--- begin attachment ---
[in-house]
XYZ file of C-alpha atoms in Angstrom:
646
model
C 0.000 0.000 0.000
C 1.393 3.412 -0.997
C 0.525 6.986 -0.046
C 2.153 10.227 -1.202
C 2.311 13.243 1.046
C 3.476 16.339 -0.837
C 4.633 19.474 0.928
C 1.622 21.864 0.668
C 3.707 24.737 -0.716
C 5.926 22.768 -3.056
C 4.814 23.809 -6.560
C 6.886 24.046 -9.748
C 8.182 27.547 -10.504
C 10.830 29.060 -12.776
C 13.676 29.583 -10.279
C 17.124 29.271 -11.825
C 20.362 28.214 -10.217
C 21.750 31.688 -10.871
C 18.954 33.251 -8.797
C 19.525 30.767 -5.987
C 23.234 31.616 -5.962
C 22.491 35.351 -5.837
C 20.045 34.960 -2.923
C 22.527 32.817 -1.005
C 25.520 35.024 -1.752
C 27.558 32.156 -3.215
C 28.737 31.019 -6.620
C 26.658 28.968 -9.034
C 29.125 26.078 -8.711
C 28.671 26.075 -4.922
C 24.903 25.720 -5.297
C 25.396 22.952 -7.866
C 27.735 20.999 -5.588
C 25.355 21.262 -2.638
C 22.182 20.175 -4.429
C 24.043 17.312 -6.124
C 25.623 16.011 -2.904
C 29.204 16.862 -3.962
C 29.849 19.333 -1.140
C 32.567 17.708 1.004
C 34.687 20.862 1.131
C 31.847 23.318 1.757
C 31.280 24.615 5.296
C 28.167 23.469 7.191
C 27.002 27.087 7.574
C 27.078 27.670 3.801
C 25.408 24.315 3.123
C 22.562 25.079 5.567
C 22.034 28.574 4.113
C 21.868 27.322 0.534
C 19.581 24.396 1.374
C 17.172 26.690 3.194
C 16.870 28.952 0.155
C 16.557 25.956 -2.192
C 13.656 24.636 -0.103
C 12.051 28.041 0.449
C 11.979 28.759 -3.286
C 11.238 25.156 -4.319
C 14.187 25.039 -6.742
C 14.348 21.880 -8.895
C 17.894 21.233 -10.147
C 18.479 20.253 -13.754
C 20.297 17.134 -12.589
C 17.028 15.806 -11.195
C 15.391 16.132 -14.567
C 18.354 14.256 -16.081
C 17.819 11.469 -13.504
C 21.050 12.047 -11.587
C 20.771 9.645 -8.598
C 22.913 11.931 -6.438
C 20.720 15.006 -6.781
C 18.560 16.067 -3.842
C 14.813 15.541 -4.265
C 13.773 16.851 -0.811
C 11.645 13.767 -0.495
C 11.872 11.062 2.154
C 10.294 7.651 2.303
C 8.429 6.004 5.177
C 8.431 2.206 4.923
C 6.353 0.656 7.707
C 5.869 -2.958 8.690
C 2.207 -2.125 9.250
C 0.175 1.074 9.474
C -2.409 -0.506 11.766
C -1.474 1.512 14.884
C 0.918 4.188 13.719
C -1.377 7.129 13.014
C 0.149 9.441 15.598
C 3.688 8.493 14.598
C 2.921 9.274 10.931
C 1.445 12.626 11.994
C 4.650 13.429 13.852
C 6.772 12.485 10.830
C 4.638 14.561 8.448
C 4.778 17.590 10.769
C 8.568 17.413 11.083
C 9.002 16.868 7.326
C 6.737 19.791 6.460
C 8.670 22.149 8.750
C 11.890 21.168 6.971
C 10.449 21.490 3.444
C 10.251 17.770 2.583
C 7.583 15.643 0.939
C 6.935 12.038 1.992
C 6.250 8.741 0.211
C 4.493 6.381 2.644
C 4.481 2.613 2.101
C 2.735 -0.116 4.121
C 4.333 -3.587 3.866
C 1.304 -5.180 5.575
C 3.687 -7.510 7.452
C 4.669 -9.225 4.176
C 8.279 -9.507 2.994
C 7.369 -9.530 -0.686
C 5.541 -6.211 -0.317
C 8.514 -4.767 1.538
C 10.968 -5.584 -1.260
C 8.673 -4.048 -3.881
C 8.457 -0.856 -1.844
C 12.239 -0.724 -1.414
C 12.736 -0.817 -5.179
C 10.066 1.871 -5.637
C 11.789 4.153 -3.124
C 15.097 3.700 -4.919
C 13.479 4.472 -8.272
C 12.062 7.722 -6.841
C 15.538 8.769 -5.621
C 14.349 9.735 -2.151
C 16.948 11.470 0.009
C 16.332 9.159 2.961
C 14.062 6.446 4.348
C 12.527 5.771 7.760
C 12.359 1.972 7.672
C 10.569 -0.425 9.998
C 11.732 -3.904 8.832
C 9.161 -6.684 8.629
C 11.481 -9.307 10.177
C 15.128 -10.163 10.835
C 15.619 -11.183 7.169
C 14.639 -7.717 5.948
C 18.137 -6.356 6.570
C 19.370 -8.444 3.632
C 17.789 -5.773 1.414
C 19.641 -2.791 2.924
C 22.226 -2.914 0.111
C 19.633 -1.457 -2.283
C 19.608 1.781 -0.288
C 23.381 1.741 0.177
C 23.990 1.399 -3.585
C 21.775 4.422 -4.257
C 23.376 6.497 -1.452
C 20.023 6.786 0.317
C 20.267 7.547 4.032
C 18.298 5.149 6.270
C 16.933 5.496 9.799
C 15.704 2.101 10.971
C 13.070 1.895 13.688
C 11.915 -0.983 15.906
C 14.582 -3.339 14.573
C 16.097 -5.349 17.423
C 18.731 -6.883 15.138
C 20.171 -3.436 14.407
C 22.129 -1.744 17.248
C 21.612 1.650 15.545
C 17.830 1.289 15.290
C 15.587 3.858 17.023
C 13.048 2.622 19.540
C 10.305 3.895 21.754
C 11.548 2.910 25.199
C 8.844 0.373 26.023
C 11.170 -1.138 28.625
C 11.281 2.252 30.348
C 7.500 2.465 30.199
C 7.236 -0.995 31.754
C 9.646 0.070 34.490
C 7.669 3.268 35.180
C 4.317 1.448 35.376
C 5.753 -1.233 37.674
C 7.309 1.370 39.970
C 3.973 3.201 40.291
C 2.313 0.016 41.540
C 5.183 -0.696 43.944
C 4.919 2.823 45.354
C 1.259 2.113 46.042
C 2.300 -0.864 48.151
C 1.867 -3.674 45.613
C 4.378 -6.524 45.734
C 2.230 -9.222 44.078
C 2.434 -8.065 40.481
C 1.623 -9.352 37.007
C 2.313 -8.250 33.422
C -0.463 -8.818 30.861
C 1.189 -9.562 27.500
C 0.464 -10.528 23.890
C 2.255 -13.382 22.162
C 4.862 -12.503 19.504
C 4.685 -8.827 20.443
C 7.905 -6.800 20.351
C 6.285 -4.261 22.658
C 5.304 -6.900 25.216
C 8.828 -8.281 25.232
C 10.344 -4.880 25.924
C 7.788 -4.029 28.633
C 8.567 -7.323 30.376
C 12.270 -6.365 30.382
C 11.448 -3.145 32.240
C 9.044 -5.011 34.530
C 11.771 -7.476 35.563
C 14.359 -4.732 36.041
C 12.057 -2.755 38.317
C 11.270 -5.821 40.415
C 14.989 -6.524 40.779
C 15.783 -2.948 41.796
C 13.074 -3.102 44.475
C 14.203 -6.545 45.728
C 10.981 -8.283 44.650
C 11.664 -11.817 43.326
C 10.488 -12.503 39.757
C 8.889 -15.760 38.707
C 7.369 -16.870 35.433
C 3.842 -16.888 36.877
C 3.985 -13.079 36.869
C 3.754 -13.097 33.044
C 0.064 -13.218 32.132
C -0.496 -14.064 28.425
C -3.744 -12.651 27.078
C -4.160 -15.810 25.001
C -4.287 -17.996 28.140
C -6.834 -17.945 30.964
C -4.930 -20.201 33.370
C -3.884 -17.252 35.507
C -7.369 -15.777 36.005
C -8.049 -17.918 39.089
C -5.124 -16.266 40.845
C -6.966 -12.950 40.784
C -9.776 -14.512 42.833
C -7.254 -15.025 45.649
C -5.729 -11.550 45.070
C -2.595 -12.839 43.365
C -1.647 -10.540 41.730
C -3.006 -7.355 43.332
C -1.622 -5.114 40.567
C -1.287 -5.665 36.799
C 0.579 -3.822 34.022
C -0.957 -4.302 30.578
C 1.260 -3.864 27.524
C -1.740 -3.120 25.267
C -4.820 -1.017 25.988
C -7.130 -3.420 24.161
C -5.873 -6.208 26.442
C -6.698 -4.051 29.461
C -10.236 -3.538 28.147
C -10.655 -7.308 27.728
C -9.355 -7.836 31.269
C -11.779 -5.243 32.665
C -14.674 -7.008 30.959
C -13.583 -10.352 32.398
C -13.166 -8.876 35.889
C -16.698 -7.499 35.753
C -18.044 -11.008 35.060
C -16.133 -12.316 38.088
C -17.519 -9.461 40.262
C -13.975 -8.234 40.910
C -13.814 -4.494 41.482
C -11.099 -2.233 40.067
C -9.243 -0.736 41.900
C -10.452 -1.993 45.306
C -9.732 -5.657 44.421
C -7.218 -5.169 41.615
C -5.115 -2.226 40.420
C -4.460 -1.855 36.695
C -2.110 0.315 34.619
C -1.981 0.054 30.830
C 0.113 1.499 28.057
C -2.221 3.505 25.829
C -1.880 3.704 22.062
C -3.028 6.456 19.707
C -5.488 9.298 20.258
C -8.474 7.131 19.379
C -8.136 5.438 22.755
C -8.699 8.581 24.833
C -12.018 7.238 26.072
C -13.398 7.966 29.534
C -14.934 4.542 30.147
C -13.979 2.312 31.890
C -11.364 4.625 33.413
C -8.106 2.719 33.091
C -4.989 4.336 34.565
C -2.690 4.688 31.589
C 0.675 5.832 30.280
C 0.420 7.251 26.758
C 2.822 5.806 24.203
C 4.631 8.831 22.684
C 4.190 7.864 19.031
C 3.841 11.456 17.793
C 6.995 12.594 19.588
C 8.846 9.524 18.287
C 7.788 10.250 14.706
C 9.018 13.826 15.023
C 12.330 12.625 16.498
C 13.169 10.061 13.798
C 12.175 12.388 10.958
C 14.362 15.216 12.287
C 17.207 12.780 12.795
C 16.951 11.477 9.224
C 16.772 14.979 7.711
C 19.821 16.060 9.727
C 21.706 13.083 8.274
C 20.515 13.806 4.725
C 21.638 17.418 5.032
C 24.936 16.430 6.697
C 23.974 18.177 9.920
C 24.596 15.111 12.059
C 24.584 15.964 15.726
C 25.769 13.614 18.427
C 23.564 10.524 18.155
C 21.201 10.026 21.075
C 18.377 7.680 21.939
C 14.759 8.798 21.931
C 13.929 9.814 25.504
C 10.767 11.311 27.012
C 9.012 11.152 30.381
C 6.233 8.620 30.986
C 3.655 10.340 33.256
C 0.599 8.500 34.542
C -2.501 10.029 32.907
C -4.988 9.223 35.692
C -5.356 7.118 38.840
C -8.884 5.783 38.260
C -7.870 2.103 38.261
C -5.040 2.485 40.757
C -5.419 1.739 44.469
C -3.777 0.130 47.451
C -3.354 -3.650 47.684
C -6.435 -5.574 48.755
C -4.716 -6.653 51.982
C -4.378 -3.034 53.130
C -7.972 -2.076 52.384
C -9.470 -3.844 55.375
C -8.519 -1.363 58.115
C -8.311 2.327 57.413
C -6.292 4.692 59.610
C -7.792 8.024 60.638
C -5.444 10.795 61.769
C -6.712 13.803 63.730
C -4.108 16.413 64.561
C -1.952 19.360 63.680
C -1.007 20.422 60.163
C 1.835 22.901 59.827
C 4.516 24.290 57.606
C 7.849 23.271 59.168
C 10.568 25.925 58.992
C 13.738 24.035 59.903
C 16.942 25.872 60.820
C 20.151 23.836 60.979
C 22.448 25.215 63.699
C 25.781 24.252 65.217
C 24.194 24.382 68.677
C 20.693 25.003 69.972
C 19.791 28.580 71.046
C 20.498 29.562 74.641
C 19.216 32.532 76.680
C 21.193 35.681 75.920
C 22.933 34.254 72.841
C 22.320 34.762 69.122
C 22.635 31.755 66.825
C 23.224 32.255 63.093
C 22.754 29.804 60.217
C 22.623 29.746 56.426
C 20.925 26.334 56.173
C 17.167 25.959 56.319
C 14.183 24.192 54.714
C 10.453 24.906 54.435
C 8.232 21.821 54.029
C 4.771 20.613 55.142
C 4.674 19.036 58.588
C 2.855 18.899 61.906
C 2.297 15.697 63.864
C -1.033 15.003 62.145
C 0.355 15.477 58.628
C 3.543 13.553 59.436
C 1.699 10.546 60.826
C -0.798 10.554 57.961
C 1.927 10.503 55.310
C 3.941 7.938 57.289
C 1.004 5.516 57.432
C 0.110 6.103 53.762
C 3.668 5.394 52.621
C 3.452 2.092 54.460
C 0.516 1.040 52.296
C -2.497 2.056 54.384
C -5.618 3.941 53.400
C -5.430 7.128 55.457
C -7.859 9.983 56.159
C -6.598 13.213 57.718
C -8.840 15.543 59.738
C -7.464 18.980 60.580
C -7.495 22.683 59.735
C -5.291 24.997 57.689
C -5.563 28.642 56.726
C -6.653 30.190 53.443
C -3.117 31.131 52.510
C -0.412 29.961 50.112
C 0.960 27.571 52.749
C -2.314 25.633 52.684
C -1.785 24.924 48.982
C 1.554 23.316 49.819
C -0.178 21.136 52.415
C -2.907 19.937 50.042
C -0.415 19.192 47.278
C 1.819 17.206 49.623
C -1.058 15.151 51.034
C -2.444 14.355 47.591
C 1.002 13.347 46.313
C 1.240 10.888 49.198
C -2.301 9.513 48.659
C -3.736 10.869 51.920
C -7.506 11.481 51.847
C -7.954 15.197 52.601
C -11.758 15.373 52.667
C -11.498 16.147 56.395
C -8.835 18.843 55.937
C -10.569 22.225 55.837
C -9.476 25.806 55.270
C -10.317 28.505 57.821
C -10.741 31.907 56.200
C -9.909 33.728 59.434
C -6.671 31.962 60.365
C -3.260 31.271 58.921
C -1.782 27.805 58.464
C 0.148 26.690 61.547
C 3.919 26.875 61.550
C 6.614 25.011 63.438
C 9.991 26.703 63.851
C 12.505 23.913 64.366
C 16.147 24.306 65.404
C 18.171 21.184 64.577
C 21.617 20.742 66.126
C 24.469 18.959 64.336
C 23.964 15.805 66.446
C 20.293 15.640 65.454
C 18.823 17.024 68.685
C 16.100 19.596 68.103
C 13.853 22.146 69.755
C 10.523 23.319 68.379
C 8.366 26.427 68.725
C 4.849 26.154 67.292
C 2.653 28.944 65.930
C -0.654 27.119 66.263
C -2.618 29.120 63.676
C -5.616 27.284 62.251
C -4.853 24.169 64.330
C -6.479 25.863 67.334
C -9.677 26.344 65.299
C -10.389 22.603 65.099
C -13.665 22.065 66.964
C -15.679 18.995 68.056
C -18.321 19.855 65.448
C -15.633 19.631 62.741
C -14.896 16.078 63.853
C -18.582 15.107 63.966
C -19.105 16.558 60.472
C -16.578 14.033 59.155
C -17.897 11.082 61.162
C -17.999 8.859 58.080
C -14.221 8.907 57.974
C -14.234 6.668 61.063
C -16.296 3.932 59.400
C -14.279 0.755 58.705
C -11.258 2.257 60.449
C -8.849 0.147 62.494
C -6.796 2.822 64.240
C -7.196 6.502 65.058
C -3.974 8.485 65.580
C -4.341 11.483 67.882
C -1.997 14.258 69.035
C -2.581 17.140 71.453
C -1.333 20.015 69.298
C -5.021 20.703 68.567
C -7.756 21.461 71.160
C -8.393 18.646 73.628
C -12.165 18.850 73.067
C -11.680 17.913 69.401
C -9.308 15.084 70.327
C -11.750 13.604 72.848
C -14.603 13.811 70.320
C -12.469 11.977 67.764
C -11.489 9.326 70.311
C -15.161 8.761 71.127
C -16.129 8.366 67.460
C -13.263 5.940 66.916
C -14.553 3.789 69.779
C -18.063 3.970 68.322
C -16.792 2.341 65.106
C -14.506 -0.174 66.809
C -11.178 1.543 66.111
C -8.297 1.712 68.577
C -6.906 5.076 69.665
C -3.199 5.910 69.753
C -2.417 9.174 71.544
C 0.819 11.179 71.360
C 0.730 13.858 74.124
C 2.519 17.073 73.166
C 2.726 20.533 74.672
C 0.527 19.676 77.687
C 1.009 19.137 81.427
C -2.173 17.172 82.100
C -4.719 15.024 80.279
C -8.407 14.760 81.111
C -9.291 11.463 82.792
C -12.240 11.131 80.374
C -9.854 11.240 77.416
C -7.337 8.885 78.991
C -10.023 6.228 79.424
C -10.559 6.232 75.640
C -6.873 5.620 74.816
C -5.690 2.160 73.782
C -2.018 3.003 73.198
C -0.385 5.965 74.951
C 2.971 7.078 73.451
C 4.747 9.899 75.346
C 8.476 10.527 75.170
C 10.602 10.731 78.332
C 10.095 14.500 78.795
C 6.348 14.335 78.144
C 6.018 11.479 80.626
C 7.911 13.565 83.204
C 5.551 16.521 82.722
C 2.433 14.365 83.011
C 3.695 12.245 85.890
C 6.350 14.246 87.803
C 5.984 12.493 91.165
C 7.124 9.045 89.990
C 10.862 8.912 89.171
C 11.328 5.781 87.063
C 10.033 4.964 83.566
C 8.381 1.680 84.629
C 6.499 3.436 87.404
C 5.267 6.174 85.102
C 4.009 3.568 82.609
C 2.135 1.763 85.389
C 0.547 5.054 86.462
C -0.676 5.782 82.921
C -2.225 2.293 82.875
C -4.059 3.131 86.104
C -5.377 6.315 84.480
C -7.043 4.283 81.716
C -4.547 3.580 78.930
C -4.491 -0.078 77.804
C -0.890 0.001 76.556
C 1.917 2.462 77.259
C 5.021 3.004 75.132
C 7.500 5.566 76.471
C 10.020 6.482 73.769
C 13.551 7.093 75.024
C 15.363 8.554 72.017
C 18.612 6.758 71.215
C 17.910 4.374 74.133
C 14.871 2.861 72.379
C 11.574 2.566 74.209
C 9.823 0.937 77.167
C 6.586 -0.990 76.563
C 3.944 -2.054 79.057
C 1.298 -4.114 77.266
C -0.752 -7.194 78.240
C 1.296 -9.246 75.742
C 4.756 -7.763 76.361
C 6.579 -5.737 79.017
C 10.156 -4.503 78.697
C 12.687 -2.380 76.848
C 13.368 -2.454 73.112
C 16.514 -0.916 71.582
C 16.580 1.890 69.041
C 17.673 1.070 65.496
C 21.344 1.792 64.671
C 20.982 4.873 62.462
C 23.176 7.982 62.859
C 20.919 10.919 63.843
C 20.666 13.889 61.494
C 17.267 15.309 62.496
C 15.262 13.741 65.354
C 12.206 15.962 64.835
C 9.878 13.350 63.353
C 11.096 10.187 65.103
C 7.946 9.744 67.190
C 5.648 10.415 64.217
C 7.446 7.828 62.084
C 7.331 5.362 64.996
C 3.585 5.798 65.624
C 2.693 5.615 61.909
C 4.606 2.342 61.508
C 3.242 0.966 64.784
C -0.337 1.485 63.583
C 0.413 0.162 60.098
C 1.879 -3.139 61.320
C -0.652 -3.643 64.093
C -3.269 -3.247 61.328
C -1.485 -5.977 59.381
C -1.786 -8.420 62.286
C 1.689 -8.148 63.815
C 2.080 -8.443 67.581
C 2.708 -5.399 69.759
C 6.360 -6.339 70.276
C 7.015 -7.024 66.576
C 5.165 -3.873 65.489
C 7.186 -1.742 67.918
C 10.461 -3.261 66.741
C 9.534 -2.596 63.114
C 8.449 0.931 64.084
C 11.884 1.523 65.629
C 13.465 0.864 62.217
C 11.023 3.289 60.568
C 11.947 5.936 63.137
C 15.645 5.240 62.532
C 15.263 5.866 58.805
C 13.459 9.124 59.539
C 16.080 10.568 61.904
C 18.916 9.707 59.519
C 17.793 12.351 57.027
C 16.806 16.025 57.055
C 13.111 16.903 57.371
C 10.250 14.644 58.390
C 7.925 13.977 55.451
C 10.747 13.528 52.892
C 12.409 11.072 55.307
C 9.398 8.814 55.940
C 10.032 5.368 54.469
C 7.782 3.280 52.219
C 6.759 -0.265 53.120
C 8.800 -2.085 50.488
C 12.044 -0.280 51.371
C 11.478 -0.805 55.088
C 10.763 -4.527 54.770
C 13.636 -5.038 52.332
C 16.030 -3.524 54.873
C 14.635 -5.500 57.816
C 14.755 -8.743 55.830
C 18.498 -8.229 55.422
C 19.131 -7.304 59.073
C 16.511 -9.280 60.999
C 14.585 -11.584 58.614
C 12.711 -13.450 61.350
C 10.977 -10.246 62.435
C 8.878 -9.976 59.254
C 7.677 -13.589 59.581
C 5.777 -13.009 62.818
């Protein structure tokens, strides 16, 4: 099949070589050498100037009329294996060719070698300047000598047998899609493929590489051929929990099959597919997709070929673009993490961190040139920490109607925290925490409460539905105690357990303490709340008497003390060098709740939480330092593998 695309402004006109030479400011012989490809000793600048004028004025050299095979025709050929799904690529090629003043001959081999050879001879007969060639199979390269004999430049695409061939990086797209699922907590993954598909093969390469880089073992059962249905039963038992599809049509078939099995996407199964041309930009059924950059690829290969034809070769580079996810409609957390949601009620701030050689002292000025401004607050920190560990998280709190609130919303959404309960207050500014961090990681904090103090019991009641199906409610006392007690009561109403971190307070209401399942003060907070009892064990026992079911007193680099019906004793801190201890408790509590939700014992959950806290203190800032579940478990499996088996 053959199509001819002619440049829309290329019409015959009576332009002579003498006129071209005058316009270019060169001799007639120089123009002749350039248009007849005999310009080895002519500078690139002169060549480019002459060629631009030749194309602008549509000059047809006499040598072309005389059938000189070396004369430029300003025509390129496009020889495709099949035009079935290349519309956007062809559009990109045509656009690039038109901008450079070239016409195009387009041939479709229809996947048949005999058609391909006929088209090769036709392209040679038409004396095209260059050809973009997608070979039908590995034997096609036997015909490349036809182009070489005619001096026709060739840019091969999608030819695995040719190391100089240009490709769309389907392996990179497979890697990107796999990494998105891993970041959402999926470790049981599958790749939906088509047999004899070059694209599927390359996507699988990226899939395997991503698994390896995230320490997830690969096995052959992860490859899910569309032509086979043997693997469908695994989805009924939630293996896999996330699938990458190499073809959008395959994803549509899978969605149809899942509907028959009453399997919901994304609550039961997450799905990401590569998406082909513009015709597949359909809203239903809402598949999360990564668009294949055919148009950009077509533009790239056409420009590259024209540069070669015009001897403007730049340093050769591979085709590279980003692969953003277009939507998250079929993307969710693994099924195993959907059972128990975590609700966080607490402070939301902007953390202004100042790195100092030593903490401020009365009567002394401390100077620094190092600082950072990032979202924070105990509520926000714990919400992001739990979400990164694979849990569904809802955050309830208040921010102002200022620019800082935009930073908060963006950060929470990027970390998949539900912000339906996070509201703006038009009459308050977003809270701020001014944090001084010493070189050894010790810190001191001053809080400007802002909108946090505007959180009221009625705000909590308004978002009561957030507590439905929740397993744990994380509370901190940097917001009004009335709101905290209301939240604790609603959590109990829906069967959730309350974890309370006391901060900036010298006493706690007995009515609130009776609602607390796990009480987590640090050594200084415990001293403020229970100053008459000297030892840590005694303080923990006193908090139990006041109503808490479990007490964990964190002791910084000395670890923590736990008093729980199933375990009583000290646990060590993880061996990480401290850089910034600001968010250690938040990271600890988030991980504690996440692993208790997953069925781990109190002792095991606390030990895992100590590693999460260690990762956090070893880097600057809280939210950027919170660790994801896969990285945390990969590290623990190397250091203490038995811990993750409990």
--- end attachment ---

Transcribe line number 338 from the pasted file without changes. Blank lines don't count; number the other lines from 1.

C -3.354 -3.650 47.684